U.S. stock indexes finished with small gains Wednesday as video game makers gave technology companies a boost and household goods companies also rose. However a recent decline in interest rates continued to put pressure on banks.
"Grand Theft Auto" and "NBA2K" maker Take-Two Interactive Software soared after it reported better-than-expected sales, while Activision Blizzard jumped after it said the newest "Call of Duty" game had a strong debut over the weekend. Technology companies rose for the tenth day in a row. Companies that make and sell household goods, like Colgate-Palmolive and Wal-Mart, gained ground as well. Energy companies declined and banks fell again as interest rates have weakened since late October, which makes mortgages and other loans less profitable.
The Standard & Poor's 500 index rose 3.74 points, or 0.1 percent, to 2,594.38. The Dow Jones industrial average gained 6.13 points, or less than 0.1 percent, to 23,563.36. The Nasdaq composite rose 21.34 points, or 0.3 percent, to 6,789.12. All three closed at record highs. The Russell 2000 index of smaller-company stocks picked up 2.64 points, or 0.2 percent, to 1,481.73.
It's now been a year since Donald Trump was elected president in an upset, and the S&P 500 has jumped 21 percent. That's more than stocks have risen after many recent presidential elections, although it trails the market move after Barack Obama was re-elected in 2012. Investors felt stocks would do well under a Trump administration, and so far they have, but there have been some major surprises. The biggest is that stocks in other regions, including Europe, Japan and less developed countries, have done ever better.
"Investors were right to be optimistic post-election, but not because of politics," said Jason Draho, the head of American tactical asset allocation for UBS Wealth Management.
Trump and Congressional Republicans haven't delivered the big infrastructure spending bill Trump proposed while campaigning, and it's not clear if they will be able to pass a tax cut that makes a real difference for the economy. But Draho said stocks keep rising because the global economy is doing so well. The economies of the 35 advanced nations in the Organization for Economic Cooperation and Development are all expected to grow this year, and most are gaining steam. Meanwhile, Trump hasn't had a major effect on international trade agreements, as some investors feared.
"In some ways it's worked out better than investors have hoped," Draho said.
Technology companies have climbed almost 40 percent in the last 12 months including Wednesday's gains. Take-Two jumped after its second-quarter revenue blew past Wall Street's estimates. Analysts said its revenue from online games and digital spending was better than expected. The stock soared $11.26, or 10.6 percent, to $117.65. Activision Blizzard surged $3.59, or 5.9 percent, to $64.44 after it said revenue for "Call of Duty: WWII" topped $500 million in its opening weekend.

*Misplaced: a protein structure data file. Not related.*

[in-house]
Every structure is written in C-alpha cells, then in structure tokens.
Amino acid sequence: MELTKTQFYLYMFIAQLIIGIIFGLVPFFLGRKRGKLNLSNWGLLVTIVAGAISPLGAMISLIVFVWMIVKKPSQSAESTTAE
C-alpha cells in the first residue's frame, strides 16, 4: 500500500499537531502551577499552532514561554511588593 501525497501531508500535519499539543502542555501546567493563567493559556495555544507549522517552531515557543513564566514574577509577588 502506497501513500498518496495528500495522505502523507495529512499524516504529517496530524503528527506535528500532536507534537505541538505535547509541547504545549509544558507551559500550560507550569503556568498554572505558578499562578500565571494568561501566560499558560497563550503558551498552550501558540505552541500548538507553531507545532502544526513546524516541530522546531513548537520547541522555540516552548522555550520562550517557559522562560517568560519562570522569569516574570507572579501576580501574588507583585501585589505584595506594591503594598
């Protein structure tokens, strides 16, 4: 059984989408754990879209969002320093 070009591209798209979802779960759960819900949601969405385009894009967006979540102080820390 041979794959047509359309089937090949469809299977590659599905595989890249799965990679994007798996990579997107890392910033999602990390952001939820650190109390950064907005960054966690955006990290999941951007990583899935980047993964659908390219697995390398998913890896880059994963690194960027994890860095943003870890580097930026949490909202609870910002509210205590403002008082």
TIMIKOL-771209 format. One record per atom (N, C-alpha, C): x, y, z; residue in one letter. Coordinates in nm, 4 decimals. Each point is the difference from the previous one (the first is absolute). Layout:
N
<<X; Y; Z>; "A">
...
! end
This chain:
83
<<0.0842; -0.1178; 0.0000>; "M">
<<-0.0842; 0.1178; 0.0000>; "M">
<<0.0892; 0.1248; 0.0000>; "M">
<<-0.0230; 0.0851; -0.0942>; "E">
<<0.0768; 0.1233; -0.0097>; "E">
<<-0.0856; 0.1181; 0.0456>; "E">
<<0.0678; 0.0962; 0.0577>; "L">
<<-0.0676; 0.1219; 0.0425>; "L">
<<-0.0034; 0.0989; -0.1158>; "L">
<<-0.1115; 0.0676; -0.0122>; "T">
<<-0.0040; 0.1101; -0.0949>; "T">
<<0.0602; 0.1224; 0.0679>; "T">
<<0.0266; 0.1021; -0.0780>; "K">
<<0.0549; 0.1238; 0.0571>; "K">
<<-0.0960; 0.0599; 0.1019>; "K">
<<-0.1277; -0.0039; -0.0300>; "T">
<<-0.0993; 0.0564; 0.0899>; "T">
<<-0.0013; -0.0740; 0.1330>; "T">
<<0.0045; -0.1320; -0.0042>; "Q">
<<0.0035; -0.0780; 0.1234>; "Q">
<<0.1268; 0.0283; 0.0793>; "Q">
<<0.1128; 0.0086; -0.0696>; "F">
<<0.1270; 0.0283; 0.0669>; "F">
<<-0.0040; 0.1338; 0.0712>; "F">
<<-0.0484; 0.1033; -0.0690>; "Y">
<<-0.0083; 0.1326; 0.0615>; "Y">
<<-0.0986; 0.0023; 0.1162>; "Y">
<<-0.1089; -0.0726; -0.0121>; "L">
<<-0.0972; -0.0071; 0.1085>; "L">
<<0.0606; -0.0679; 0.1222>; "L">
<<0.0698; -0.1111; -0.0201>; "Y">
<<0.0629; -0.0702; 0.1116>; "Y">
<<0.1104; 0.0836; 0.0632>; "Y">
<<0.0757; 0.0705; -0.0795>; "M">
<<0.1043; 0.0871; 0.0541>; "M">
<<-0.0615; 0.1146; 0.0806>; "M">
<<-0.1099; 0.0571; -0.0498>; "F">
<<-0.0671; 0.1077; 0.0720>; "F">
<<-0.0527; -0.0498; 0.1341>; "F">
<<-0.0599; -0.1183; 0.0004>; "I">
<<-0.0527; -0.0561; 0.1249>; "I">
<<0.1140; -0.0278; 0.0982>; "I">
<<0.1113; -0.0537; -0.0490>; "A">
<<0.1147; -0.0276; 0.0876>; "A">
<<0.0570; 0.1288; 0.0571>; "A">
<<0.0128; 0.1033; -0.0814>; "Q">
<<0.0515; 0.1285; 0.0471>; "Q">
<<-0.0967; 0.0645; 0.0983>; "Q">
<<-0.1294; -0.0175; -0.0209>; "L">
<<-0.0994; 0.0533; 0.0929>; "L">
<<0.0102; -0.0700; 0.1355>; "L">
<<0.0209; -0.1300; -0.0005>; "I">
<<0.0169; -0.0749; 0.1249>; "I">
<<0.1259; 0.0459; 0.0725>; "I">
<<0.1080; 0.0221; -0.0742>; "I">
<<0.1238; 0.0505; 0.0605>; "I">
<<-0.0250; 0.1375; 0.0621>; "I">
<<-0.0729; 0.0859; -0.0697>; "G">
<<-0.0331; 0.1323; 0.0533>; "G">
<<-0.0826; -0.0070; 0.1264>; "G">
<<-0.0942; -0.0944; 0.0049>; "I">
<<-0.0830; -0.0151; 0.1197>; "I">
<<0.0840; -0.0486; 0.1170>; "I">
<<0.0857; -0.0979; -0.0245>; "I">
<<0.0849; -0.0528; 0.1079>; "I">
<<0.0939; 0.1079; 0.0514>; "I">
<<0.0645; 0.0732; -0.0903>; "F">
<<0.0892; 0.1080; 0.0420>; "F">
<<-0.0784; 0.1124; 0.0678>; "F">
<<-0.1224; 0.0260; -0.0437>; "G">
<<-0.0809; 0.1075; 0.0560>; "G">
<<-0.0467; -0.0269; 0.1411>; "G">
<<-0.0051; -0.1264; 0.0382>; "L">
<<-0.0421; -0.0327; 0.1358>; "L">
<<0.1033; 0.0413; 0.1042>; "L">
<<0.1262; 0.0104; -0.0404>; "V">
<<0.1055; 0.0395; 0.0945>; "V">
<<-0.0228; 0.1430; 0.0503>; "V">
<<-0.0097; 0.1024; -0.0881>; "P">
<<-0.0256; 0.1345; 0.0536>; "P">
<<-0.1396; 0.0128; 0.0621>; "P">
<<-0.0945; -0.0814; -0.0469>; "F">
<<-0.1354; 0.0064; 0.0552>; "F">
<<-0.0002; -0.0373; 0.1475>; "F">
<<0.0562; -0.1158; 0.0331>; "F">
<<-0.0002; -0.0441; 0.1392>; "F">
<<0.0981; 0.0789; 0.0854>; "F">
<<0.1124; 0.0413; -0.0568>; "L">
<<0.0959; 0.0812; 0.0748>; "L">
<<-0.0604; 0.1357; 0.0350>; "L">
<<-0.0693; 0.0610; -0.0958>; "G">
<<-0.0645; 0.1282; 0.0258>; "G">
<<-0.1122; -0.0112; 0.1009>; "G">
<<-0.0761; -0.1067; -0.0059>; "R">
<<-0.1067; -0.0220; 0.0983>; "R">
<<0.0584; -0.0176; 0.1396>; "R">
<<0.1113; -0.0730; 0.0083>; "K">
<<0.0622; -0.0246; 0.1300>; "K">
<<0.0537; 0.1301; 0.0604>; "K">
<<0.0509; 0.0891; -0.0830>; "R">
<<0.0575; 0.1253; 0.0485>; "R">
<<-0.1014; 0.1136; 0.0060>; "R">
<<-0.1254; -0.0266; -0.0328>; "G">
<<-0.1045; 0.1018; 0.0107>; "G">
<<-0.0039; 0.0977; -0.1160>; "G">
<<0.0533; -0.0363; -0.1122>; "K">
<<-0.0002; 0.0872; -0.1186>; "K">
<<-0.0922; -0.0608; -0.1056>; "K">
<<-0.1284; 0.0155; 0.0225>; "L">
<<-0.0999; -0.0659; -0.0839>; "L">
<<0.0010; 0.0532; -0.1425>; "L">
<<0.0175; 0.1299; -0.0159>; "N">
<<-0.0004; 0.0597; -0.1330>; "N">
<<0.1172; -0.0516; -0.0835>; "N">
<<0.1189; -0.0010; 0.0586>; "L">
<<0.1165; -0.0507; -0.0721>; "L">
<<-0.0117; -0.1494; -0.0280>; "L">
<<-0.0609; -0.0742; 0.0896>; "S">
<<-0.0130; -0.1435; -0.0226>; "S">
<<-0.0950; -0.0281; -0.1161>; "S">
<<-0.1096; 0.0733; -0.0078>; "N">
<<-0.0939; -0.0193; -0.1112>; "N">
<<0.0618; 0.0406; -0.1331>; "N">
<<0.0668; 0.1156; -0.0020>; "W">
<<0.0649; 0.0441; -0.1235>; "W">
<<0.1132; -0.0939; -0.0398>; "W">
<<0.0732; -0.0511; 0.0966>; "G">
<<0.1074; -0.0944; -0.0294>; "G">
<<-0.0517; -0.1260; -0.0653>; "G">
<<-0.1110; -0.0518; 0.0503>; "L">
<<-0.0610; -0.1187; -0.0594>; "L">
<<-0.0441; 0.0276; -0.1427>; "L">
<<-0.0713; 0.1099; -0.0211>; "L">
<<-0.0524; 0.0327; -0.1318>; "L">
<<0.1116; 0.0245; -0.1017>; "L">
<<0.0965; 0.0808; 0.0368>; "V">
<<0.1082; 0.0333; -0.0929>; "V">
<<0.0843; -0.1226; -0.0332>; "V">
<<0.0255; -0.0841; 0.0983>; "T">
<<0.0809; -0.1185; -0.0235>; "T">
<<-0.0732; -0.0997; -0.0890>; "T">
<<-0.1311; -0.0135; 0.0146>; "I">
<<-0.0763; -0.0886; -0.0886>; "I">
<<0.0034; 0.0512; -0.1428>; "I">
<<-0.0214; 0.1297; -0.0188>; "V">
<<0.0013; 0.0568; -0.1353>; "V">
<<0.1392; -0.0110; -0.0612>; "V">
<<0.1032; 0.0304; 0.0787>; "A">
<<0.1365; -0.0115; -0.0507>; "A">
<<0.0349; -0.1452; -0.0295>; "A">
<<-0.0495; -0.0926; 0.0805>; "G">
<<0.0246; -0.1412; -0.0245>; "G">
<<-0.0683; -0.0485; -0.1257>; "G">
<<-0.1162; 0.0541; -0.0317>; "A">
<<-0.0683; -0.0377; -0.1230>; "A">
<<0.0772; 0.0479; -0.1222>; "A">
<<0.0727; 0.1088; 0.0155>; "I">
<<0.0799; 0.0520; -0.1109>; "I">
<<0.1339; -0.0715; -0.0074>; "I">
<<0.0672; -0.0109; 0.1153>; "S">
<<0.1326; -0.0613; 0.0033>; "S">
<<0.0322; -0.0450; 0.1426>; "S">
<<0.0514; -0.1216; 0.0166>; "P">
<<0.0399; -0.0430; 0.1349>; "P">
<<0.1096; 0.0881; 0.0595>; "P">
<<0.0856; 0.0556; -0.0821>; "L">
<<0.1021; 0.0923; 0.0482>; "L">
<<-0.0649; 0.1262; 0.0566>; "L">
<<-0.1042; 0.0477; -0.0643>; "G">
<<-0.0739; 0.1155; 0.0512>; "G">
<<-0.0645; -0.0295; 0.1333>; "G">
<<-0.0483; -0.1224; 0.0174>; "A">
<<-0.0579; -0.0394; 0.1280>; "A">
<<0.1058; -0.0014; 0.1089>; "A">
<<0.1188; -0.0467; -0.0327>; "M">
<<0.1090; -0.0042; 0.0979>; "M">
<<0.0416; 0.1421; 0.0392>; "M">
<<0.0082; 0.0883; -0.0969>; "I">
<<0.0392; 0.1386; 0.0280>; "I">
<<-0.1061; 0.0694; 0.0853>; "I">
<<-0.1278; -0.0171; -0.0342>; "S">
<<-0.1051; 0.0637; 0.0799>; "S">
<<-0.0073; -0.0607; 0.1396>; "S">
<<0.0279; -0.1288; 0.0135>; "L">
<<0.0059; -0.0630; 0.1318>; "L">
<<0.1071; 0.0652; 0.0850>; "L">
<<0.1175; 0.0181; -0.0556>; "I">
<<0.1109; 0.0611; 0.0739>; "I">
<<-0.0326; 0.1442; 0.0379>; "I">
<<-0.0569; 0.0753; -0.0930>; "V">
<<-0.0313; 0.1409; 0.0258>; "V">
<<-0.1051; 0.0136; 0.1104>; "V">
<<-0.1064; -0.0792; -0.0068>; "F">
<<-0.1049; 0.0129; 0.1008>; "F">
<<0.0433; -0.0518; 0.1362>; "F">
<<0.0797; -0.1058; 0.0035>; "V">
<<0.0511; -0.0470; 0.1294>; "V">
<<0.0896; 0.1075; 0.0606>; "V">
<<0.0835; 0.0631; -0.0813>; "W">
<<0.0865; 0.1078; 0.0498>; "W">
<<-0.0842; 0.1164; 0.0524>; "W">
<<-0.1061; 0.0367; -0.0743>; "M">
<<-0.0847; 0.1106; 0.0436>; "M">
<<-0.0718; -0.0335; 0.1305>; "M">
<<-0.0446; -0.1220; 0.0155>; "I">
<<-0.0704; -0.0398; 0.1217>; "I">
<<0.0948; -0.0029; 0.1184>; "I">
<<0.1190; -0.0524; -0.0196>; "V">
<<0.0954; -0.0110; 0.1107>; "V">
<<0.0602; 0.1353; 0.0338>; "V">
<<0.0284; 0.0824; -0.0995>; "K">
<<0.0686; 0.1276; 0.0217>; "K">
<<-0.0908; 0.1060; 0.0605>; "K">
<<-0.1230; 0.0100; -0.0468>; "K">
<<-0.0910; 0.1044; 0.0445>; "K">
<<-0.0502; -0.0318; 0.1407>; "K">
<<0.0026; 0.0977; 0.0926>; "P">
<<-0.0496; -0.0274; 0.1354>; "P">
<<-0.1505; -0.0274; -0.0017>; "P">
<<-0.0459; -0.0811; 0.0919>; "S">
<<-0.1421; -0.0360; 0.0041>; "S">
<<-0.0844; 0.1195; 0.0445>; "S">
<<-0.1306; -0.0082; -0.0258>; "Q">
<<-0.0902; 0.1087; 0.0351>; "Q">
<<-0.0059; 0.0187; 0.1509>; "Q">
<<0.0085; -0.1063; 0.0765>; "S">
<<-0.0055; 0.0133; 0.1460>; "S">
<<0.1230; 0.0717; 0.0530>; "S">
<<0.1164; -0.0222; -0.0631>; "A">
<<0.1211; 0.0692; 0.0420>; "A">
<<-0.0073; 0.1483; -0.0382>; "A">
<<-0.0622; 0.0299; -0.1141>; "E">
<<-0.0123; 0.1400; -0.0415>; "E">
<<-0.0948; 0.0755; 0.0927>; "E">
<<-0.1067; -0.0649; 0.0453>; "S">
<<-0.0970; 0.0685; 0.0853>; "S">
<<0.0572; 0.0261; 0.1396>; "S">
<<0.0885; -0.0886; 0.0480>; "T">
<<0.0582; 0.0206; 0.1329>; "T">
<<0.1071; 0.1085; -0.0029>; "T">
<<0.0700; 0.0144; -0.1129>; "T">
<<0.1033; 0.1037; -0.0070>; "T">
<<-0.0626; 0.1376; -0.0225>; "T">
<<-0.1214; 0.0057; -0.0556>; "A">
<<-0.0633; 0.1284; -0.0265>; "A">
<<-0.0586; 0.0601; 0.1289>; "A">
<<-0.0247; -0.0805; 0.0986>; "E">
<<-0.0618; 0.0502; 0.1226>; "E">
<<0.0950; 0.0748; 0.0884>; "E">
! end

Bond prices inched lower. The yield on the 10-year Treasury note rose to 2.33 percent from 2.32 percent. Yields reached a seven-month high in late October but they have slipped since then. Investors expect interest rates to rise a bit more slowly in the future, partly because President Donald Trump named Jay Powell as his choice for Federal Reserve chair last month. Powell is expected to take a similar approach to current Fed Chair Janet Yellen and raise rates at a gradual clip. Some of the other candidates for the job were expected to move faster.
Bank of America fell 39 cents, or 1.4 percent, to $26.79 and Comerica shed $1.02, or 1.3 percent, to $76.14. Still, banks are trading around their highest levels in a decade.
Time Warner Cable slumped after AT&T said it doesn't know when its purchase of the media company will close. Reports from The New York Times, CNN and other outlets, citing unidentified people, said the Justice Department wants to require the companies to sell Turner Broadcasting, which includes CNN, TBS and TNT, or else sell satellite TV provider DirecTV, which AT&T bought in 2015. Time Warner Cable has slumped over the last month as investors wonder if the $85 billion deal will still happen.
On Wednesday Time Warner Cable slid $6.16, or 6.5 percent, to $88.50 and AT&T rose 37 cents, or 1.1 percent, to $33.44.
Benchmark U.S. crude fell 39 cents to $56.81 a barrel in New York. Brent crude, used to price international oils, dipped 20 cents to $63.49 a barrel in London.
Wholesale gasoline rose 1 cent to $1.82 a gallon. Heating oil stayed at $1.92 a gallon. Natural gas picked up 2 cents to $3.18 per 1,000 cubic feet.
Gold rose $7.90 to $1,283.70 an ounce. Silver jumped 20 cents to $17.14 an ounce. Copper rose 1 cent to $3.10 a pound.
The dollar fell to 113.78 yen from 113.87 yen. The euro rose to $1.1596 from $1.1589.
Germany's DAX gained a sliver of a point and the French CAC 40 dropped 0.2 percent. The FTSE 100 index in Britain rose 0.2 percent. In Japan the Nikkei 225 index shed 0.1 percent while Hong Kong's Hang Seng retreated 0.3 percent. The Kospi in South Korea advanced 0.3 percent.
© Copyright 2023 The Associated Press. All rights reserved. This material may not be published, broadcast, rewritten or redistributed.